As heard on television —
“He has Superman syndrome, like a lot of young men. He wants to fly through the air with the greatest of ease.” Stop. Wait a minute. Isn’t that the daring young man on the flying trapeze? That’s a whole different superhero. Or does your young man in tights prefer to leap tall buildings in a single bound?
And this was not, repeat, NOT a part of the convention taking place in Cleveland.
When people borrow analogies or lyrics to express themselves, it works because those analogies and quotes are part of our shared culture. Shakespeare. Dr. Seuss. Ferber. Dickenson. And more, of course.
But what happens when someone uses or reuses someone else’s words? This time, it’s called plagiarism. Without ripping on Melania or those who jumped to her defense (My Little Pony? Give me a break), I’ll tell you what plagiarism means to me.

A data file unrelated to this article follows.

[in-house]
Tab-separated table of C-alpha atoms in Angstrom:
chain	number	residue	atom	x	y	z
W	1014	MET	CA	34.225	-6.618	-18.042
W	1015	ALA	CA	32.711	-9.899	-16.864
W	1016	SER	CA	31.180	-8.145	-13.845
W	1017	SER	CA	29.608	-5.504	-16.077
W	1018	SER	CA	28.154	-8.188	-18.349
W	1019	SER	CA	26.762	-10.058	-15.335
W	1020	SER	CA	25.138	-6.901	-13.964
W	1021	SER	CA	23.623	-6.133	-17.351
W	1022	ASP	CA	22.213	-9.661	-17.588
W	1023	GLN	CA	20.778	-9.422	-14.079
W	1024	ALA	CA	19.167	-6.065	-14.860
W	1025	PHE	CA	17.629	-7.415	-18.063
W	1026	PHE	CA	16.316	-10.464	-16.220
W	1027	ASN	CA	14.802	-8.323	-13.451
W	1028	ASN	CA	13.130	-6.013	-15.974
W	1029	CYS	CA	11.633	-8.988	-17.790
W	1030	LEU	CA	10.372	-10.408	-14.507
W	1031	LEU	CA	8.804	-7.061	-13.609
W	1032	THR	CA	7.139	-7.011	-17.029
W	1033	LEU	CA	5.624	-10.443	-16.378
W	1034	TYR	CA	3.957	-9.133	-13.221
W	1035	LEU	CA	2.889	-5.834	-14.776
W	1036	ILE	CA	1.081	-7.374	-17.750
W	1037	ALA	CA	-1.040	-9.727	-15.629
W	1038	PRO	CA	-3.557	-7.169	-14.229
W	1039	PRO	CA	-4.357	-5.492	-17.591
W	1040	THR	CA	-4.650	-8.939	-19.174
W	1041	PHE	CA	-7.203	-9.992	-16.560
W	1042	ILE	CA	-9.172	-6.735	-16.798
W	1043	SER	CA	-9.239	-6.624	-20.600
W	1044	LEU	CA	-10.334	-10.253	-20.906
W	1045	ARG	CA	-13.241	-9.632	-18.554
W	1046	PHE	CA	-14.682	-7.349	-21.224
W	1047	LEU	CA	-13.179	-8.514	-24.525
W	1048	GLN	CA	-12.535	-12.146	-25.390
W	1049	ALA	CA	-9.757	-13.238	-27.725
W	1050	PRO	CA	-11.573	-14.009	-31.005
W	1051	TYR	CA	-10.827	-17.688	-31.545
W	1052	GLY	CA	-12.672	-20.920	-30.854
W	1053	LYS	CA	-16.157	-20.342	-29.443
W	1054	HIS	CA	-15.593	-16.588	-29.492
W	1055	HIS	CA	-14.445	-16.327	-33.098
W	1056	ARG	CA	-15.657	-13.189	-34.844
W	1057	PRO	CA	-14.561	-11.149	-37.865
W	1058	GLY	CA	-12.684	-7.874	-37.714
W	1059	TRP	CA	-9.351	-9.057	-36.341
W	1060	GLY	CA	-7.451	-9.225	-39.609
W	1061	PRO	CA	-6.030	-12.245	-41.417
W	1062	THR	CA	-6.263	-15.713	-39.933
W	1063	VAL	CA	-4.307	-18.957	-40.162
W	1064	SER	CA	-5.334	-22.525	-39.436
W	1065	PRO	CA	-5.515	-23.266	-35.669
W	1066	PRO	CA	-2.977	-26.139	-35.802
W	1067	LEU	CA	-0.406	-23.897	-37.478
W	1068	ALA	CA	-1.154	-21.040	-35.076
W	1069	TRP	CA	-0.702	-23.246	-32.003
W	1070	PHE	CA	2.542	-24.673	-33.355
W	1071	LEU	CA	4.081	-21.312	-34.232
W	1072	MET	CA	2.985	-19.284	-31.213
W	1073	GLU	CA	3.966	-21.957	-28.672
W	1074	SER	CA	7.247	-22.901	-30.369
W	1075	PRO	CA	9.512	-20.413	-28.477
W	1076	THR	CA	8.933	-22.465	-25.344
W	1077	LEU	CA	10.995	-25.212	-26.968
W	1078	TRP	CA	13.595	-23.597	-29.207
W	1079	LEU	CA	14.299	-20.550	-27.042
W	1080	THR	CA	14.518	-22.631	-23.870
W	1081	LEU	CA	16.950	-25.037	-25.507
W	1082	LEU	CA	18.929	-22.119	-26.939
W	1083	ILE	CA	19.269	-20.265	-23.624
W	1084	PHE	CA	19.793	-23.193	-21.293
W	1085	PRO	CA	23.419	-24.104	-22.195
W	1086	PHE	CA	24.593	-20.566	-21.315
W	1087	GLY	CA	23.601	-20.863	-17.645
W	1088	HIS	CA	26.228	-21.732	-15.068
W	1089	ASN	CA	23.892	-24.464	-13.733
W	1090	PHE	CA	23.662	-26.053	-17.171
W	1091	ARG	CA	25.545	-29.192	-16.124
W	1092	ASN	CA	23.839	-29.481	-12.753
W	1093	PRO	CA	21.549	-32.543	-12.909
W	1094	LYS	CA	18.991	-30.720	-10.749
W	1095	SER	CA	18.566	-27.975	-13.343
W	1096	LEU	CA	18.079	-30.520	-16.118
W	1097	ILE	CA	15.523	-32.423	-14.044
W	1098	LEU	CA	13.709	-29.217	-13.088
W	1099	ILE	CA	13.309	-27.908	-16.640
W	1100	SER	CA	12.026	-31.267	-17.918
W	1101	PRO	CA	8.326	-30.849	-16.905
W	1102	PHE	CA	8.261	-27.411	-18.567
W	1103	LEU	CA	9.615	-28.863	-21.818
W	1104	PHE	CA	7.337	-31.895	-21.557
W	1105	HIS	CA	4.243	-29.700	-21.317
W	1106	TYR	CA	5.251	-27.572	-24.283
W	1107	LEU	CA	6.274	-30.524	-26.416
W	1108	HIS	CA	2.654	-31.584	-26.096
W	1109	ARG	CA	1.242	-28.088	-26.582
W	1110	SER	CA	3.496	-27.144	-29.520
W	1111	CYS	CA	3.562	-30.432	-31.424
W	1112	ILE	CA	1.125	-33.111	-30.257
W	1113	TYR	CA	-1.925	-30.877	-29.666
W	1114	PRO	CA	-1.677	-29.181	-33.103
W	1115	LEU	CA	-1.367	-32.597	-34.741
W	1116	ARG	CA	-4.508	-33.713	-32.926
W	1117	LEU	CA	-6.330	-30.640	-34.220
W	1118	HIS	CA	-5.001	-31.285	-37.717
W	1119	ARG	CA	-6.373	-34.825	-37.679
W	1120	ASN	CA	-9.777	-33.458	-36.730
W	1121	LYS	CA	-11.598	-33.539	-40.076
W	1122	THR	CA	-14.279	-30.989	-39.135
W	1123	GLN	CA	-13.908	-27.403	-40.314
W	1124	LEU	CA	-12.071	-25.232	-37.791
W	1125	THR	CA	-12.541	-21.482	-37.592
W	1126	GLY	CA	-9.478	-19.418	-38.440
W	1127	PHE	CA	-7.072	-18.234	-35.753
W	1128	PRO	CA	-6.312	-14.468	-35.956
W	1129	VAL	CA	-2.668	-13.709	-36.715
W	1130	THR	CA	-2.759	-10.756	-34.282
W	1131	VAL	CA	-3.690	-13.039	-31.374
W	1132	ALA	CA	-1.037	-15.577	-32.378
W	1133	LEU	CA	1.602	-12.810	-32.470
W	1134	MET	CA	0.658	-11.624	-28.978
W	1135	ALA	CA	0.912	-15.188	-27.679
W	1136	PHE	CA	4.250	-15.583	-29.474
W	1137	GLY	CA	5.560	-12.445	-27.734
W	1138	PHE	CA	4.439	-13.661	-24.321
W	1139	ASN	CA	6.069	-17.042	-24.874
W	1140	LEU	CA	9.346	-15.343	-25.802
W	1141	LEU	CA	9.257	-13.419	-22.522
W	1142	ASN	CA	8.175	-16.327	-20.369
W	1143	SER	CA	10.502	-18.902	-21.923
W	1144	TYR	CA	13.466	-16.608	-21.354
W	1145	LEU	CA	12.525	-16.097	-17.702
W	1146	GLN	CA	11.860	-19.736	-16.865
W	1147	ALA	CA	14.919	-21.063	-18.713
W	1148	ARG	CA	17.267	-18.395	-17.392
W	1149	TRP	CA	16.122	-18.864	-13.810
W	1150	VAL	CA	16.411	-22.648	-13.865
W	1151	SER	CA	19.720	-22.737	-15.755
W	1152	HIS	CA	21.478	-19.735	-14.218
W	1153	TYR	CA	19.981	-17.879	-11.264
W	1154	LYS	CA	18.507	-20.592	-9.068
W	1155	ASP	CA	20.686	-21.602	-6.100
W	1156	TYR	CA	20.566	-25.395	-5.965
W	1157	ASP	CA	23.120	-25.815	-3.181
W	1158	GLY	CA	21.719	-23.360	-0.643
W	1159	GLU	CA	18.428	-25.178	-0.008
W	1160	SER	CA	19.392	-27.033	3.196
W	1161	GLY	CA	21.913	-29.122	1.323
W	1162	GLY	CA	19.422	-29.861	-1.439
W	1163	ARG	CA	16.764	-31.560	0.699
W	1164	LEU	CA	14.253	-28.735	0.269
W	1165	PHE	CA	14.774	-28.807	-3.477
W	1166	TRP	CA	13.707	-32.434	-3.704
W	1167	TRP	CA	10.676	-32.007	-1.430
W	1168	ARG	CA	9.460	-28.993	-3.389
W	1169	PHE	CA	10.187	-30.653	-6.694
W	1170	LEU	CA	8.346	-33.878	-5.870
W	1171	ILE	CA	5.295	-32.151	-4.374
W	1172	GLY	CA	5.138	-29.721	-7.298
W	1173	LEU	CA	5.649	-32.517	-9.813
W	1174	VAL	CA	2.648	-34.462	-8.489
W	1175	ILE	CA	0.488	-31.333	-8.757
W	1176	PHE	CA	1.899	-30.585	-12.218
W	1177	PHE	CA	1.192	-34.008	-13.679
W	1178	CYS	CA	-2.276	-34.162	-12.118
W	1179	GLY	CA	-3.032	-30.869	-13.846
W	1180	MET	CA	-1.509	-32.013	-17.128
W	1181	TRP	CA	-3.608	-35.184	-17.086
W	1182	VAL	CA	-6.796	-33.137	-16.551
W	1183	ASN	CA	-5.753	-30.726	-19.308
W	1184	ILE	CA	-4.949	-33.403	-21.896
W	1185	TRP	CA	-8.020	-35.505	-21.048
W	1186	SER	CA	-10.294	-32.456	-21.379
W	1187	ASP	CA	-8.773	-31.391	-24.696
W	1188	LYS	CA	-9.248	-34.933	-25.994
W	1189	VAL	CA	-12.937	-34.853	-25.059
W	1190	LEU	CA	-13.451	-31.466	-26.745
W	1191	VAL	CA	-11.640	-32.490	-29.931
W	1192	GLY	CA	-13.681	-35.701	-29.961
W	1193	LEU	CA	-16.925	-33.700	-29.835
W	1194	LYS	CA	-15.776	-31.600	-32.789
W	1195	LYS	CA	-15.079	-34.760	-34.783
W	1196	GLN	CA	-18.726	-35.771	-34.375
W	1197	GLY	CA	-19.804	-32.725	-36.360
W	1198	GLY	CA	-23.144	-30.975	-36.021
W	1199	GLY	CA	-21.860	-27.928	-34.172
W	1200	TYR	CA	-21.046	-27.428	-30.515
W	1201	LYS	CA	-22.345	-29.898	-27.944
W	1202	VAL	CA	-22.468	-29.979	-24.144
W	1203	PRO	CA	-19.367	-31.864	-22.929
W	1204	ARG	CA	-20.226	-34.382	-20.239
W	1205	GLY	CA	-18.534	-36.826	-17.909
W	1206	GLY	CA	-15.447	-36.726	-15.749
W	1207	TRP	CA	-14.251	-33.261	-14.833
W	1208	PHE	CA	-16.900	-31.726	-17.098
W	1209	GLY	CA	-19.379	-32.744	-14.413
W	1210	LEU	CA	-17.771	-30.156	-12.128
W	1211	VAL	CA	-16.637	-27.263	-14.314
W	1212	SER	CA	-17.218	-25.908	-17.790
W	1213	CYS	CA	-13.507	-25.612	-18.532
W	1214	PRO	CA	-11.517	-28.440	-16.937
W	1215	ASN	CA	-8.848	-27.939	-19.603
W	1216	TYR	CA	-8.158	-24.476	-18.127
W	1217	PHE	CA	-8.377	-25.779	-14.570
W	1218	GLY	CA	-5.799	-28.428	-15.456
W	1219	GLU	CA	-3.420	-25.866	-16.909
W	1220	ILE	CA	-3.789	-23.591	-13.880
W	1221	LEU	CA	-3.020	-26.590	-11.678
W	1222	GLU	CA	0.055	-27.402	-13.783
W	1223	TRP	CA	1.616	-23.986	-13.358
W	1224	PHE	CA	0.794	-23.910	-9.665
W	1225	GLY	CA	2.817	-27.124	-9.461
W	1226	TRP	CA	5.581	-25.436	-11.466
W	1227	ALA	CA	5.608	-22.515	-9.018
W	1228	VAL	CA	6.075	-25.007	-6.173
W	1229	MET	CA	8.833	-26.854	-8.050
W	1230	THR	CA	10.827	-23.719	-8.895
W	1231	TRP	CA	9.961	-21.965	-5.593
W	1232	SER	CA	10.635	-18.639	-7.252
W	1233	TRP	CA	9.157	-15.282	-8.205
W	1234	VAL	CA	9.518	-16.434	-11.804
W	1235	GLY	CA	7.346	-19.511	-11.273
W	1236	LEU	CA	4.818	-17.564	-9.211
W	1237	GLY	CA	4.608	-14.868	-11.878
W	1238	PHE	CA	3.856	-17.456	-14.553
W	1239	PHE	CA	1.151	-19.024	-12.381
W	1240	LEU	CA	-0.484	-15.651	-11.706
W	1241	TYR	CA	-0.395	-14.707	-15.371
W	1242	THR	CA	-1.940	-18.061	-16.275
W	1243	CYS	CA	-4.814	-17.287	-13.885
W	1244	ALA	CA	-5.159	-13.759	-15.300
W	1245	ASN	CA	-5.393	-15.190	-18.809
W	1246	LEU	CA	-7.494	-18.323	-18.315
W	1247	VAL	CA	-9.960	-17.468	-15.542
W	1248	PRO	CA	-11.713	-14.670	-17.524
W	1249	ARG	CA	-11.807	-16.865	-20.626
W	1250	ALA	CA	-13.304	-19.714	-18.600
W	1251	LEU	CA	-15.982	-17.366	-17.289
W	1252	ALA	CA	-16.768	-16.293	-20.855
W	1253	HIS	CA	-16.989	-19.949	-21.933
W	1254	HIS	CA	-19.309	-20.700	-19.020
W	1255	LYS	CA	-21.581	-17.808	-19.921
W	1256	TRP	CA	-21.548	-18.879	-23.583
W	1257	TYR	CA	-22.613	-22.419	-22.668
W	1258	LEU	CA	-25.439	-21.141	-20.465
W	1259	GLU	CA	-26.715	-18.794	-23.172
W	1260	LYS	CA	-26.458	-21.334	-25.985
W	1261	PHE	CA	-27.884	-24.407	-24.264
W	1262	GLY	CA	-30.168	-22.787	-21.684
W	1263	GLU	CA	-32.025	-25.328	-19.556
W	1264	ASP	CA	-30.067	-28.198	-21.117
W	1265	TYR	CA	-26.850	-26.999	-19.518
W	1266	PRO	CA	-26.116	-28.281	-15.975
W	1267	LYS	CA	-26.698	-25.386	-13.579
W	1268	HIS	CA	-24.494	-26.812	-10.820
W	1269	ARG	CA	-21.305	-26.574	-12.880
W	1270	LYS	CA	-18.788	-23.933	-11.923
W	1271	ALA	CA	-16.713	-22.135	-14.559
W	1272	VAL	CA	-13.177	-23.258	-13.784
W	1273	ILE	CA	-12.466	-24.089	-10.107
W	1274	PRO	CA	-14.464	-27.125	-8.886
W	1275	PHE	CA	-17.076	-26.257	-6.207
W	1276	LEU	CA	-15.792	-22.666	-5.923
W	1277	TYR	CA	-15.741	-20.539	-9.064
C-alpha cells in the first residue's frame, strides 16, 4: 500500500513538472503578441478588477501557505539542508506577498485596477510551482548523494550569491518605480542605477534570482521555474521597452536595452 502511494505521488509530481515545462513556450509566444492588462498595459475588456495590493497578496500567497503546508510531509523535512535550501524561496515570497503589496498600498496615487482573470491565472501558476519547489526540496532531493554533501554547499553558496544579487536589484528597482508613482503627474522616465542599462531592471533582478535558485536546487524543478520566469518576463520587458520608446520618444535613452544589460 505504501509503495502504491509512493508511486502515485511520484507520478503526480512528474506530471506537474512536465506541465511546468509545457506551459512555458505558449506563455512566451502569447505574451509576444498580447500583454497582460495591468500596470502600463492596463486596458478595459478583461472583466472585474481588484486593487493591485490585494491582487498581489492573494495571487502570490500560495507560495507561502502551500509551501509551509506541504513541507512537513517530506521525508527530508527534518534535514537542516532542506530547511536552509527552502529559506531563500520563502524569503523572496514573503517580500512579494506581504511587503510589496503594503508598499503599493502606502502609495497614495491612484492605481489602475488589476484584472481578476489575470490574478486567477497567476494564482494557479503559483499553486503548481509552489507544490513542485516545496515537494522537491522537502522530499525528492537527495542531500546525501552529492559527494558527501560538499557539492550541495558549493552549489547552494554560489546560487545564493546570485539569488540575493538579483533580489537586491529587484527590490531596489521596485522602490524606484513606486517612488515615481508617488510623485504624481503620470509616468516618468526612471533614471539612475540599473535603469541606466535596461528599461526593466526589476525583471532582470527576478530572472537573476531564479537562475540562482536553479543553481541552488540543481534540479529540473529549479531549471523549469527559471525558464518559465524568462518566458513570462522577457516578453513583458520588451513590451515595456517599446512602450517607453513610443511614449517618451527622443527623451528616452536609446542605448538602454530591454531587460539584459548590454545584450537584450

I teach. I teach middle school language arts and social studies, two classes that require a lot of writing. My students are required to submit their work to a service called Check My Work so that I can see that their work is original. Let’s set that requirement aside for the moment, and I’ll tell you what plagiarism tells me.
When a student copies, it shows me that the student doesn’t understand the material well enough to paraphrase. Copying, or plagiarizing, doesn’t make kids look smarter; it makes them look less intelligent.
That’s where the plagiarism becomes a problem. It’s not about who copied whom; it’s about the inability or unwillingness to create original work. All the excuses in the world (Kid Rock? Yeah, right) can’t make up for that unwillingness or inability.
In today’s world, we’re picky about originality. We have the resources to check for originality. And when we in the audience recognize work that originated elsewhere, we say so. And if a candidate wants to leap tall buildings in a single bound, he or she had better be ready to put original words on the page or hire someone who can.